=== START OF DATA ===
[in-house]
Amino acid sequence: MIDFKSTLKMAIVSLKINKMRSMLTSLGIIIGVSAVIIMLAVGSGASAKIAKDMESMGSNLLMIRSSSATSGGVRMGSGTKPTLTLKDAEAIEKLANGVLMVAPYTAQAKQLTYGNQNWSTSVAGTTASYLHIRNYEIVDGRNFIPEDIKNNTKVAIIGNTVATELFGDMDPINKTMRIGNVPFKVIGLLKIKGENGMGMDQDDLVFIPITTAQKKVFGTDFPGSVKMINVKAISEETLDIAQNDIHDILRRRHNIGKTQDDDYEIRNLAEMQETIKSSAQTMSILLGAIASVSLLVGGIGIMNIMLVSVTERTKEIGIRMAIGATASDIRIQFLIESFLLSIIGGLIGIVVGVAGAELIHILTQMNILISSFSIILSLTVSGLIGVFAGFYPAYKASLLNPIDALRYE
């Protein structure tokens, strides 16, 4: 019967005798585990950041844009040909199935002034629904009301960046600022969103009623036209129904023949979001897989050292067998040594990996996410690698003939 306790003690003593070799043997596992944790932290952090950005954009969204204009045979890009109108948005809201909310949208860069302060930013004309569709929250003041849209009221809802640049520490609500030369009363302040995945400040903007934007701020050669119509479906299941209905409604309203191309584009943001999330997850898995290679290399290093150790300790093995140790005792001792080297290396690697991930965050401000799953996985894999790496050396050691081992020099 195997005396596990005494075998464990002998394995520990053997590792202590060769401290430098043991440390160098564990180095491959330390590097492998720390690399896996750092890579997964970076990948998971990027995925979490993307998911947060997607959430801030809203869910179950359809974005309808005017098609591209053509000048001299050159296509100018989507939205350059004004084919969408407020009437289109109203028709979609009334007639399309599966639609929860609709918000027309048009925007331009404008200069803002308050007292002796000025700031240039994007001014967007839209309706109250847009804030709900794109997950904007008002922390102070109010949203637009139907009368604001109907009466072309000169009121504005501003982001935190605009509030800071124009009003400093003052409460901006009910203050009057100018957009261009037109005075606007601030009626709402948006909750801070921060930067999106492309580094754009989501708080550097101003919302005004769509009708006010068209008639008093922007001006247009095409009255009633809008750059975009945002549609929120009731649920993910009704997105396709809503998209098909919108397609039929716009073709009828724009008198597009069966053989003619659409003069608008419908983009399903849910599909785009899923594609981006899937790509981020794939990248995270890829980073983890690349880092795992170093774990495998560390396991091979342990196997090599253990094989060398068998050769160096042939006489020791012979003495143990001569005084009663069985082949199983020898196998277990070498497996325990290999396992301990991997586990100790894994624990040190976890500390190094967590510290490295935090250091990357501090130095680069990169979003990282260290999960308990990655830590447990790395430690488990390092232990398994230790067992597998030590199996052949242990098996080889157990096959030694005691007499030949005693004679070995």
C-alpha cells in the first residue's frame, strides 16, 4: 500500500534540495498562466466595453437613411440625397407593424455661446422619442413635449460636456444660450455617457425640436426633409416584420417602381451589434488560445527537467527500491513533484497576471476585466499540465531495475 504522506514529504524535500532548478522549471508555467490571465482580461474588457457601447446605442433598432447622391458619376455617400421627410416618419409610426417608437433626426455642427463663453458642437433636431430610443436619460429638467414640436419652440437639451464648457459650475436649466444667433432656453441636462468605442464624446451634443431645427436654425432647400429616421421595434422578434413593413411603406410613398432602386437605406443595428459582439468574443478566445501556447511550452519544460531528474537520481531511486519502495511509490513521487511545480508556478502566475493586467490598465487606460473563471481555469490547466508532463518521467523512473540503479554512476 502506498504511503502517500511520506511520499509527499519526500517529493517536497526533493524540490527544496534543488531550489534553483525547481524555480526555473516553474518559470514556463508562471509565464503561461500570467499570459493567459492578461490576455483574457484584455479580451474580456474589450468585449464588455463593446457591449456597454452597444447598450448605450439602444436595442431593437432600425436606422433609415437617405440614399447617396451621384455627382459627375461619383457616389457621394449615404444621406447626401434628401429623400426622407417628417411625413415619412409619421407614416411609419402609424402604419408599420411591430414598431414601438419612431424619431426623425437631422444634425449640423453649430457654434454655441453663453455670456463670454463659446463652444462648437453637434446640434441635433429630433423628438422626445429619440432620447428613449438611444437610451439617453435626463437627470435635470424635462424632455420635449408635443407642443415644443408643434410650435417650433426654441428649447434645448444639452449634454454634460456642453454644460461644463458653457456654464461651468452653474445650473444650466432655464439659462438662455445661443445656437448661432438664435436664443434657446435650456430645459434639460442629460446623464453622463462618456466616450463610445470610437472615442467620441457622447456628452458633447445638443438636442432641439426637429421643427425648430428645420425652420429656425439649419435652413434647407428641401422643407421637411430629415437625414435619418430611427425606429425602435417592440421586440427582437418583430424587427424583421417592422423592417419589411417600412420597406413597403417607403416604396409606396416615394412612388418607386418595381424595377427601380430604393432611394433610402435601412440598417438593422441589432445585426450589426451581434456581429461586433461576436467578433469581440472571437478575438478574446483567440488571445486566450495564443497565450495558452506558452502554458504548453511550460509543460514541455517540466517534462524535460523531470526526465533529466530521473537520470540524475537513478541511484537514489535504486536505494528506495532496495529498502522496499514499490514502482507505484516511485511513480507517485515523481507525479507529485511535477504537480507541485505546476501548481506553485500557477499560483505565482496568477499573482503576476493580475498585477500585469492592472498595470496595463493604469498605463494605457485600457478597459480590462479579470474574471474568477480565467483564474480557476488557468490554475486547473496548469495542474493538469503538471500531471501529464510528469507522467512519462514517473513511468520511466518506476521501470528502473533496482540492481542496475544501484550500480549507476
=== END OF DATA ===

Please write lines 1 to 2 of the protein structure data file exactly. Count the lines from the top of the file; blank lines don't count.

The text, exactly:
[in-house]
Amino acid sequence: MIDFKSTLKMAIVSLKINKMRSMLTSLGIIIGVSAVIIMLAVGSGASAKIAKDMESMGSNLLMIRSSSATSGGVRMGSGTKPTLTLKDAEAIEKLANGVLMVAPYTAQAKQLTYGNQNWSTSVAGTTASYLHIRNYEIVDGRNFIPEDIKNNTKVAIIGNTVATELFGDMDPINKTMRIGNVPFKVIGLLKIKGENGMGMDQDDLVFIPITTAQKKVFGTDFPGSVKMINVKAISEETLDIAQNDIHDILRRRHNIGKTQDDDYEIRNLAEMQETIKSSAQTMSILLGAIASVSLLVGGIGIMNIMLVSVTERTKEIGIRMAIGATASDIRIQFLIESFLLSIIGGLIGIVVGVAGAELIHILTQMNILISSFSIILSLTVSGLIGVFAGFYPAYKASLLNPIDALRYE